Author Topic: Considerations about "The Healer" —a TV series.  (Read 200 times)


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Considerations about "The Healer" —a TV series.
« on: November 21, 2017, 11:08:45 PM »
The TV series titled The Healer portrays Charlie Goldsmith who has a unique ability to disappear or significantly minimize a person's ailment using energy and intention. Most often a "treatment" causes a greater range of motion with considerably less, or no pain.

Charlie spends a very few minutes asking some questions about the location and intensity (1 -10) of the pain. He uses this feedback as an indicator of any difference after his brief (2-3 minute) treatment.  He then closes his eyes and harnesses a baseball-size energy ball between his hands (his hands are hovering above his lap) and mentally directs the energy to the affected area in the patient's body. Sometimes he places his hand a few inches from the affected area; at other times he places a hand directly on the patient.

All patients report confusion and amazement at the change in pain intensity or the new-found painless motions of a previously painful motion-restricting arm, leg, or back.* 

To the recipient of a treatment this gift is experienced as a miracle but without the beliefs—often religious words or prayers—usually associated with miraculous healing.

My consideration about the obvious healings is that the process, healing via energy and intention, does not appear to address the source of an ailment. In other words, Charlie does not ask the patient when it began. He doesn't ask what thought comes to mind when they look to see if their health condition is possibly a consequence of some incomplete, an out-integrity or a prior unacknowledged perpetration (see Communications in Support of Health). Most importantly, it doesn't address ones unconscious intentions to have had the ailment.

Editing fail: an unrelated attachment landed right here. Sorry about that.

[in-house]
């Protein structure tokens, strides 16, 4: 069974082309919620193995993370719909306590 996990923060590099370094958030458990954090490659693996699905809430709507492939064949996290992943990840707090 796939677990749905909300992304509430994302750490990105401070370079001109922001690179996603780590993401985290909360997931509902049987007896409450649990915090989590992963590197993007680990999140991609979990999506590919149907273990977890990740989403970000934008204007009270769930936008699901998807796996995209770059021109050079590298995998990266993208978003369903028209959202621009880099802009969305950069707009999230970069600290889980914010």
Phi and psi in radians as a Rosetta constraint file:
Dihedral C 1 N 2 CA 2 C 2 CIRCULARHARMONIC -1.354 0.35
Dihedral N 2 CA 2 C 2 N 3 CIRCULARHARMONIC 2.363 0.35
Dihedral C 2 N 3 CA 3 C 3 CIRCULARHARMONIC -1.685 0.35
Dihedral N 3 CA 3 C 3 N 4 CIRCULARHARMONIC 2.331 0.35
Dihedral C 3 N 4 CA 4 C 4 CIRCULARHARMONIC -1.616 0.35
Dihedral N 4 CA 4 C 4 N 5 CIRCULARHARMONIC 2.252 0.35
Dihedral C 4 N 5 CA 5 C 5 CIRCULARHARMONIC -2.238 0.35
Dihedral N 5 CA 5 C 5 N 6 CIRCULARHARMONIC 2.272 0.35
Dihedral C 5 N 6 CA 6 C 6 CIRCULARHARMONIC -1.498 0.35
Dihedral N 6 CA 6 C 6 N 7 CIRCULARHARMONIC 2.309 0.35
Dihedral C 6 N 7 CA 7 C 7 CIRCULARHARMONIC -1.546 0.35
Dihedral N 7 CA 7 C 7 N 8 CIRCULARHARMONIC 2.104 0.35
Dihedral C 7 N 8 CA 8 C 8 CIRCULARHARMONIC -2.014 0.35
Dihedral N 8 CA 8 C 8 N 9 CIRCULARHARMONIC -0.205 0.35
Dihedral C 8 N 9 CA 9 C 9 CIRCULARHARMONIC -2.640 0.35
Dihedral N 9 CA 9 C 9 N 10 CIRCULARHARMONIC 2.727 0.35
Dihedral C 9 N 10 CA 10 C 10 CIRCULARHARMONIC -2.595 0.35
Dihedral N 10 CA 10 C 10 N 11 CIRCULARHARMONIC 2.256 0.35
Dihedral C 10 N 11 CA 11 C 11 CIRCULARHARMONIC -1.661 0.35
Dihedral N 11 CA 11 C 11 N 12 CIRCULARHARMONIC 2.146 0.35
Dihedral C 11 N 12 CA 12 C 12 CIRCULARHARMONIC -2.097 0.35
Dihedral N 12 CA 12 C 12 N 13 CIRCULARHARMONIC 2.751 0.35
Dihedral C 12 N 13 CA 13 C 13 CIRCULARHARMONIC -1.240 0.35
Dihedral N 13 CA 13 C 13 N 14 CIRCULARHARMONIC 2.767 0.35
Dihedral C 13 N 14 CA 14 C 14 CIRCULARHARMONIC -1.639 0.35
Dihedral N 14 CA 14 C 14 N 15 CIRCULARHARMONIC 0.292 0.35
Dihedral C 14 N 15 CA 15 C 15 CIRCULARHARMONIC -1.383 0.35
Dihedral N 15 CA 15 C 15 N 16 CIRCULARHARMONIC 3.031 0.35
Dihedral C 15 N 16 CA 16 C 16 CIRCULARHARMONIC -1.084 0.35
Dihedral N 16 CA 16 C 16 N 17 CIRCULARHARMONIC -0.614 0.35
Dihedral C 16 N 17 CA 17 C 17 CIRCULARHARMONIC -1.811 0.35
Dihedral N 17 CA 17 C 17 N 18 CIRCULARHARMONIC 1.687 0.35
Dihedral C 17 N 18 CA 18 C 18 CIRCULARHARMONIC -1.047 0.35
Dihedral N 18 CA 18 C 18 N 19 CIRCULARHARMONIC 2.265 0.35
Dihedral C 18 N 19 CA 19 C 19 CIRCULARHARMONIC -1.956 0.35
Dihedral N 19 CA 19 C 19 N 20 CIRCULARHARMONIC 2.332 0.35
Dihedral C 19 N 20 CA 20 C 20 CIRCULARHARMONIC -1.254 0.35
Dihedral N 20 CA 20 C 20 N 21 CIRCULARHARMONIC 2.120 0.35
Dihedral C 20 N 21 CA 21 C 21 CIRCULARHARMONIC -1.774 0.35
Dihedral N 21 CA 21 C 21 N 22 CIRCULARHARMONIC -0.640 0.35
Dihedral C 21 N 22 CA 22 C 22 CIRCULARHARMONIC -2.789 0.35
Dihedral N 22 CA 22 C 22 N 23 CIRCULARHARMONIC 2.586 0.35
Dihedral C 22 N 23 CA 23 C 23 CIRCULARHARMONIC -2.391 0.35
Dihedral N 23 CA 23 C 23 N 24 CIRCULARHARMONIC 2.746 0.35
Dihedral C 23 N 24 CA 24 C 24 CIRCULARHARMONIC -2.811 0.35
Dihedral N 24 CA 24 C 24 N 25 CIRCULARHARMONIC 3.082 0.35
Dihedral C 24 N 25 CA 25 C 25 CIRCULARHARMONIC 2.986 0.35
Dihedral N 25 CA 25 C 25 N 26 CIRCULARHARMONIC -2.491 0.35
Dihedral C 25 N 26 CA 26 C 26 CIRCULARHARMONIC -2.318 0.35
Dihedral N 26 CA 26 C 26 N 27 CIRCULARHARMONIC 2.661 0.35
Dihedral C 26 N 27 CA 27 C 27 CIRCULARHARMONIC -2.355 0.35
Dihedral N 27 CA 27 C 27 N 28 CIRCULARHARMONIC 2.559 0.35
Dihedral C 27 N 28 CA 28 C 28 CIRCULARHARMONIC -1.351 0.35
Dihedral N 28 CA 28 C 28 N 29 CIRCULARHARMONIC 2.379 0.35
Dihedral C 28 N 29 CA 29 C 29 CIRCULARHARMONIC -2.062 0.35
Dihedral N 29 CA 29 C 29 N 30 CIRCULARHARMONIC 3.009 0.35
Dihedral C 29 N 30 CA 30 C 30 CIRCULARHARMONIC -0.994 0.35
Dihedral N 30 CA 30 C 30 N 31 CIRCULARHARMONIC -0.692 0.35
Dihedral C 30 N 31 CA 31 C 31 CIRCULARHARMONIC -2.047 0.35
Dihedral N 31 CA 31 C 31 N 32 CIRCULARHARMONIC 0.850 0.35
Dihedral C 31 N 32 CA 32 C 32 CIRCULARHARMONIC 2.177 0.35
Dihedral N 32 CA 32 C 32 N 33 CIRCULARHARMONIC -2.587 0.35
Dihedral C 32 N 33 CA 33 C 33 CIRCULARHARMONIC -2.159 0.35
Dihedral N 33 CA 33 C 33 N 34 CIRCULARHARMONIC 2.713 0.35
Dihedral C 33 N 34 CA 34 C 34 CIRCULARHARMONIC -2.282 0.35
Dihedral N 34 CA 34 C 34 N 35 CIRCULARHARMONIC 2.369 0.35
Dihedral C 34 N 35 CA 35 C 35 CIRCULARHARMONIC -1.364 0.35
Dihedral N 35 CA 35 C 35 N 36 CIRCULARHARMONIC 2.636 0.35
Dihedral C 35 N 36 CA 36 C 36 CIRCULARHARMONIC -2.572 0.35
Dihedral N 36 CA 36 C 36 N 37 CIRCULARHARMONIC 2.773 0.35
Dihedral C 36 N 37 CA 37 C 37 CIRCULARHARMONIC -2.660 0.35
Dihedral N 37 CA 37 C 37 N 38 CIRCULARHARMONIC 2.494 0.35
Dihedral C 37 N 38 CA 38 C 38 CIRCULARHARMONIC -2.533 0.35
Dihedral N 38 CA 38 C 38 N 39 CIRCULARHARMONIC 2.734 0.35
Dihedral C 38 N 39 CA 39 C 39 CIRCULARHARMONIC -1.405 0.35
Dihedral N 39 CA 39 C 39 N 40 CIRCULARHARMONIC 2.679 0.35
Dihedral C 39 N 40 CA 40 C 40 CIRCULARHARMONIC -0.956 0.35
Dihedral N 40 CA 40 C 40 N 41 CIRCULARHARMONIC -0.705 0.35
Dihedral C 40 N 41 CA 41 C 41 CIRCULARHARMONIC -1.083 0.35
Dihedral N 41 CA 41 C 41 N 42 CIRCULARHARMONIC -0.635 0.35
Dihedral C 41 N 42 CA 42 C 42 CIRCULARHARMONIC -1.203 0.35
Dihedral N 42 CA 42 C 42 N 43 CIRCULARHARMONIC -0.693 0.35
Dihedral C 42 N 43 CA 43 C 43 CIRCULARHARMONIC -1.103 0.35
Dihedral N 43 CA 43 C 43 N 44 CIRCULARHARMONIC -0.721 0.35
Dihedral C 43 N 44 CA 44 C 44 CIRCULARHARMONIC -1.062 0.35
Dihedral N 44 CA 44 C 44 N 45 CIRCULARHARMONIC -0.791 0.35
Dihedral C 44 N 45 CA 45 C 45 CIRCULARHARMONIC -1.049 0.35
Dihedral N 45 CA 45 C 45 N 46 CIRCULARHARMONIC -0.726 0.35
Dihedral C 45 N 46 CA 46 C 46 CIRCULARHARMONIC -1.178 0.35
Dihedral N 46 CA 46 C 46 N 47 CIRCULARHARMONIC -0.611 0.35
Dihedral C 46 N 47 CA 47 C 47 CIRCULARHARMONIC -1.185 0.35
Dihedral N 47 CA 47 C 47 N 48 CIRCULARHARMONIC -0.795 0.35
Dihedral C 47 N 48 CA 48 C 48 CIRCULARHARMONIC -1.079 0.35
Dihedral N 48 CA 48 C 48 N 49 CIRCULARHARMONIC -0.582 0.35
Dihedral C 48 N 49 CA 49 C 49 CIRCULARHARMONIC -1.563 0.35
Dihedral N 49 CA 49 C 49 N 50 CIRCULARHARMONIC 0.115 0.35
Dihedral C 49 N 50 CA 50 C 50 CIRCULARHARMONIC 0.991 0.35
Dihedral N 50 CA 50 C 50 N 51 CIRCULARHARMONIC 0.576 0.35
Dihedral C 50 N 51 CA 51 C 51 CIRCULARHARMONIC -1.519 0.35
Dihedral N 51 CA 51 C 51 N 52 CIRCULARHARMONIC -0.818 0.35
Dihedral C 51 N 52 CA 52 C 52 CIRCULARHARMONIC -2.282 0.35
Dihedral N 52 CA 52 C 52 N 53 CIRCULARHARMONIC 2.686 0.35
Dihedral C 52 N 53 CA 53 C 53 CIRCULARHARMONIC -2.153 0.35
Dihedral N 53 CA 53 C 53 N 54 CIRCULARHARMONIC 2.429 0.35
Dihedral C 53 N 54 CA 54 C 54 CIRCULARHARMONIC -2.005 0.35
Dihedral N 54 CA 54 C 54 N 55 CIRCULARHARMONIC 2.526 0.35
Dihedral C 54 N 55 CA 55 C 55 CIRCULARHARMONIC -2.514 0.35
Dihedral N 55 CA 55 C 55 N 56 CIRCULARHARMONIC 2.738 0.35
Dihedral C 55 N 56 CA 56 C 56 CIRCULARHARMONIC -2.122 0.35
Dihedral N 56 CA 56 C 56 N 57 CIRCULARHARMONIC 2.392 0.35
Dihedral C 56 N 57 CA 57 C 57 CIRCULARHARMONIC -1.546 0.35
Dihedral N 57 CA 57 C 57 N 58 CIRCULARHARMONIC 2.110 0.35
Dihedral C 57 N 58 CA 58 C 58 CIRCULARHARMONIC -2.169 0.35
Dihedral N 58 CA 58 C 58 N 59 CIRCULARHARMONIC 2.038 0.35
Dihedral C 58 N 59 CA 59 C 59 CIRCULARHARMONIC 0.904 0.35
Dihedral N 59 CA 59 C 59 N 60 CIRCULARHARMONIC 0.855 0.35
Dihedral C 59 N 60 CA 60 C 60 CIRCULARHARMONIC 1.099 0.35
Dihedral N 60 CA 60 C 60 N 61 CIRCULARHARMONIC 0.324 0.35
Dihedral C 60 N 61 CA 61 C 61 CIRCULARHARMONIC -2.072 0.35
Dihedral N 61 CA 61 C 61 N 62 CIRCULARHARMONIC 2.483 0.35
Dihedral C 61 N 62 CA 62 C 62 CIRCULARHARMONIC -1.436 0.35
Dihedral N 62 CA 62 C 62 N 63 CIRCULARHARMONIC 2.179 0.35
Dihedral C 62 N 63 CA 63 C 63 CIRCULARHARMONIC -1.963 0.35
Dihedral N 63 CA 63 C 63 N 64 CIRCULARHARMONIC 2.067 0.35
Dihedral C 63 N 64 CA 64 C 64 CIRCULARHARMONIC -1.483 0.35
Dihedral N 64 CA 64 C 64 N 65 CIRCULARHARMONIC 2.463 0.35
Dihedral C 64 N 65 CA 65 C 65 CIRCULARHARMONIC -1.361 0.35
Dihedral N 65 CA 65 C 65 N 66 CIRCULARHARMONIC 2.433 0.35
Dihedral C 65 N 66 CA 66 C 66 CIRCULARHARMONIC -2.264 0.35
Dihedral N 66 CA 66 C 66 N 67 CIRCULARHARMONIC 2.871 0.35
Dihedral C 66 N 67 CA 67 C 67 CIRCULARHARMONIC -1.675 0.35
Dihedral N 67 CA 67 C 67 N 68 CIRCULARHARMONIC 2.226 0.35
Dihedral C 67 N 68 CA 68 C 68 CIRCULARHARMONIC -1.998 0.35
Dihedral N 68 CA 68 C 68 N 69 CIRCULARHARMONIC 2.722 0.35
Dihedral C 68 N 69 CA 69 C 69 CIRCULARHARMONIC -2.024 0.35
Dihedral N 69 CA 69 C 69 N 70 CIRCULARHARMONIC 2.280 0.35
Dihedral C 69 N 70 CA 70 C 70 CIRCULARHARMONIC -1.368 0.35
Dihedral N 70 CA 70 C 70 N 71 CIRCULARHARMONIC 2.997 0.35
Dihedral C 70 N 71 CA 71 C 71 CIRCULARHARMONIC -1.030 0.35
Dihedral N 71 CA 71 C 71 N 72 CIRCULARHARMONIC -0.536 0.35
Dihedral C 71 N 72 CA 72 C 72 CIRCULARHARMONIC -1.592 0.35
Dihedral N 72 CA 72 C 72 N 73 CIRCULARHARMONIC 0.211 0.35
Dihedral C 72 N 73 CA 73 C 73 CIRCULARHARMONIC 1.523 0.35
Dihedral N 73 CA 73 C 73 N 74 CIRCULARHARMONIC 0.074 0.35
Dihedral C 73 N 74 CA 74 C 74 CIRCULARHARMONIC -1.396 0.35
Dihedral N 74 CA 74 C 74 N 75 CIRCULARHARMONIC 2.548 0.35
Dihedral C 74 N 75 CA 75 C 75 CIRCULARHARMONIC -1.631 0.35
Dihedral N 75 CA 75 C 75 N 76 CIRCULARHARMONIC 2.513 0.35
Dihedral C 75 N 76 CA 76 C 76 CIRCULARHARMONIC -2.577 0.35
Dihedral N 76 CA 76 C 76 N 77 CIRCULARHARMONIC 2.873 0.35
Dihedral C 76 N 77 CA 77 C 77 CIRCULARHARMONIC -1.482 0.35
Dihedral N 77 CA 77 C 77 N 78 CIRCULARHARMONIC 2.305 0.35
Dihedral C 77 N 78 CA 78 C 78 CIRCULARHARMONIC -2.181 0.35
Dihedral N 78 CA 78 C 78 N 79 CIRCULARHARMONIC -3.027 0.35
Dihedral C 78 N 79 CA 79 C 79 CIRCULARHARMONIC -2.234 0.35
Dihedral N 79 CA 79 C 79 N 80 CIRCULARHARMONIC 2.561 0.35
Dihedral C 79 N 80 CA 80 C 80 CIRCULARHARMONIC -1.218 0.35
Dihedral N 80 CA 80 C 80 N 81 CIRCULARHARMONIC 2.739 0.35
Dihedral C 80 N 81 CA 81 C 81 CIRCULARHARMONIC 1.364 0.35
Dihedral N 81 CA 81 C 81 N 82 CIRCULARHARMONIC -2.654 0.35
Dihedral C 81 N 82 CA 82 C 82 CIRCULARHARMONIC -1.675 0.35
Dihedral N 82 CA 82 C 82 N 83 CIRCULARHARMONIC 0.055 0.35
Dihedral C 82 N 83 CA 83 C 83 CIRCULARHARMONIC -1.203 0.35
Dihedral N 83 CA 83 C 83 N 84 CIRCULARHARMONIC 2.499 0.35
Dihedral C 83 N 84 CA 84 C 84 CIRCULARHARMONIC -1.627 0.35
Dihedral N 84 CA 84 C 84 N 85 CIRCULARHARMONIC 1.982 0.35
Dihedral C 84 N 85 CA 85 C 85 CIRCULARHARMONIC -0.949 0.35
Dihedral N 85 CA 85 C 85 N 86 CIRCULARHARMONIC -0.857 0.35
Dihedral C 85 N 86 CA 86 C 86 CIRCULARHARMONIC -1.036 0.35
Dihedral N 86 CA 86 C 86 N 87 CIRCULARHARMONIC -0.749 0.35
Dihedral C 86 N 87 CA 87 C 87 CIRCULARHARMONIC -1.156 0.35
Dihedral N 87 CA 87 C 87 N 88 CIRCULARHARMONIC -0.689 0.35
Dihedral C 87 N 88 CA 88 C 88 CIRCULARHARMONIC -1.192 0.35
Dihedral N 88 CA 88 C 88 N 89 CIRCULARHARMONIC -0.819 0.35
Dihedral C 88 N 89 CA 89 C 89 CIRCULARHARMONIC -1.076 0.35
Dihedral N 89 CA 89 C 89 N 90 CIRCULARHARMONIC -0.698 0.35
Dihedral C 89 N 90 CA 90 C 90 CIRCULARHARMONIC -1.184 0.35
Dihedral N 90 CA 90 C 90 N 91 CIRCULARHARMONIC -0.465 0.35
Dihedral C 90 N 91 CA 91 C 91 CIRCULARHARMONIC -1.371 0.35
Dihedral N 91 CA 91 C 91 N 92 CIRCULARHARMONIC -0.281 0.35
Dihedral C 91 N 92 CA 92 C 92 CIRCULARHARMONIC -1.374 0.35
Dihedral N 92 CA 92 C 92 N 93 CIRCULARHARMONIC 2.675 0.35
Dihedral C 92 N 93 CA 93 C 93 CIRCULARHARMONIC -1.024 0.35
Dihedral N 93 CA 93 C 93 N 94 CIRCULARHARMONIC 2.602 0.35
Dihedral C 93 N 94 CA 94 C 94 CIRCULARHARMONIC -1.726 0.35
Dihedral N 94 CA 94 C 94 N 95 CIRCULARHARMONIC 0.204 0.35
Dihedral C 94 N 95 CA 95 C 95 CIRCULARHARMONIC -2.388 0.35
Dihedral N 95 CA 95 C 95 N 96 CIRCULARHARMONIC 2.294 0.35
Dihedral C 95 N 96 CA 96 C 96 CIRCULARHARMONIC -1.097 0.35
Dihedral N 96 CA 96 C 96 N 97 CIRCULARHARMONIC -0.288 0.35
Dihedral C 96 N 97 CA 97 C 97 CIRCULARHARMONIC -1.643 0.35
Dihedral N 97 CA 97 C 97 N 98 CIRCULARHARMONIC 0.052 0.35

I'm looking forward to follow-ups as to the permanence of each patient's ailment.**

* Having suffered intense pain myself I'm surprised at the reactions of each "healed" patient. Just watching the process I'm often moved to tears (re-experiencing the immediate relief from pain via morphine for a gunshot wound in Vietnam) yet none of the patients communicated immense appreciation or joy. Most non-verbally communicate surprise and doubt. It appears that they first doubt that the pain is less or gone; one can see them looking for it and it's not there.

** If a significant percentage of healings are permanent then the process disappears both the source (the cause, wiping clean the karmic slate so to speak) of a health problem (including an unconscious intention to have had the problem) and the result (its manifestation, its pain, its symptoms, etc.).  In religious terms the process appears to force one to forgive oneself and all others, to complete a specific (usually childhood) incomplete.

Last edited 11/25/17